Yesterday, I enjoyed the beautiful spring morning with a short walk on the Bluff trail at Kincaid Park. My experience was slightly marred by an unsightly series of signs posted along the trail — I counted six — informing whomever that the municipality was planning to poison Mayday trees along the bluff. I had to wonder why.
Some internet sleuthing revealed that the tree, native to northern Europe and Asia, is both decorative and mostly harmless, although it can apparently be toxic to moose if consumed in large quantities. The fruit is readily eaten by birds and other animals which spread the seeds. The Wikipedia article claims that the dried fruit is used for human consumption in Russia.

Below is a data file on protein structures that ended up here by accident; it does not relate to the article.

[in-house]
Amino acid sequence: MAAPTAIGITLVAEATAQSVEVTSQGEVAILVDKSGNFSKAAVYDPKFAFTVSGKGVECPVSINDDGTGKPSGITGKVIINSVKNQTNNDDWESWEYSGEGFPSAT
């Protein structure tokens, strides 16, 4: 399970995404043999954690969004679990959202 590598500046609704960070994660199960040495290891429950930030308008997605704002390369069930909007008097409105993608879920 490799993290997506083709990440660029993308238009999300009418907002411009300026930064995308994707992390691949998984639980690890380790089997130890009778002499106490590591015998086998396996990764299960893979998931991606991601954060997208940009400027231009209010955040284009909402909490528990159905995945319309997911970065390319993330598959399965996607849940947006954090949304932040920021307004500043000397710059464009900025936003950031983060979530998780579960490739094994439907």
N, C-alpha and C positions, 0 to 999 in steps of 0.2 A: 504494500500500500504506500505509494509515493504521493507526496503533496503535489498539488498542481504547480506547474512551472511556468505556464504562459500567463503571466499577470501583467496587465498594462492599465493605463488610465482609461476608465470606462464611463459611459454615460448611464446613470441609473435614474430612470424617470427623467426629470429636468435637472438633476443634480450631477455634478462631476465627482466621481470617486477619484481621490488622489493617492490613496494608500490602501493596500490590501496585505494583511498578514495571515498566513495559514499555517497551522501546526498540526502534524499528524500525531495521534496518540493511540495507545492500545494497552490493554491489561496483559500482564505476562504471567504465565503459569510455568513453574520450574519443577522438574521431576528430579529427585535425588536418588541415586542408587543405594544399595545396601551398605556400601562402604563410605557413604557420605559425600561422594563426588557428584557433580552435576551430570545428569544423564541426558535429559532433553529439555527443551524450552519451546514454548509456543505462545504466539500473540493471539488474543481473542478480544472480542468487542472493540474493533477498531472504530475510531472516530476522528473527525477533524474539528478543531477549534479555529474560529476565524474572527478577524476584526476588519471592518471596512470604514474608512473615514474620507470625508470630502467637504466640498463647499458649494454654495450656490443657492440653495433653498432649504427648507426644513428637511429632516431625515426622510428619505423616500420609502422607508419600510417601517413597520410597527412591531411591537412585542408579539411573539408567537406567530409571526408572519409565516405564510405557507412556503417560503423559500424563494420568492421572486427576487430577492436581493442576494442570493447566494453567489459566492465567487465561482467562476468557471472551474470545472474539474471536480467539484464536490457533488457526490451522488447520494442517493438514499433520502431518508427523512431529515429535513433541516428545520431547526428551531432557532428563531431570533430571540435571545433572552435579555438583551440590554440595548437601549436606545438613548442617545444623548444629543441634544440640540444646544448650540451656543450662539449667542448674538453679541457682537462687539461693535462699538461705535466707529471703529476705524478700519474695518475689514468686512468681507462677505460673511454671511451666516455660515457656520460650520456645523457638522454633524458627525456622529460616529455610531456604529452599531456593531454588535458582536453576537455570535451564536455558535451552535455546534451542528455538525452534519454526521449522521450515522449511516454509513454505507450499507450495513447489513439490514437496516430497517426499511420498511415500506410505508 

A website named “Arctic Focus” had an informative article titled “Mayday trees, the beautiful bullies of the Arctic,” which cited the species’ ability to push out native trees like aspen and willow. OK, moose love willows; we don’t want our moose deprived of a food source, I suppose, although moose seem to survive in Russia just fine.
Larger issue crossed my mind, however: How do we decide which “immigrants” are desirable and which must be controlled? What is the criterion here — utility, appearance? Apparently not. “Nativeness” would appear to be the marker. “Foreignness” would seem to be the most undesirable characteristic of the European bird cherry. A rather different standard than we apply to most things.
— Warren C. Metzger
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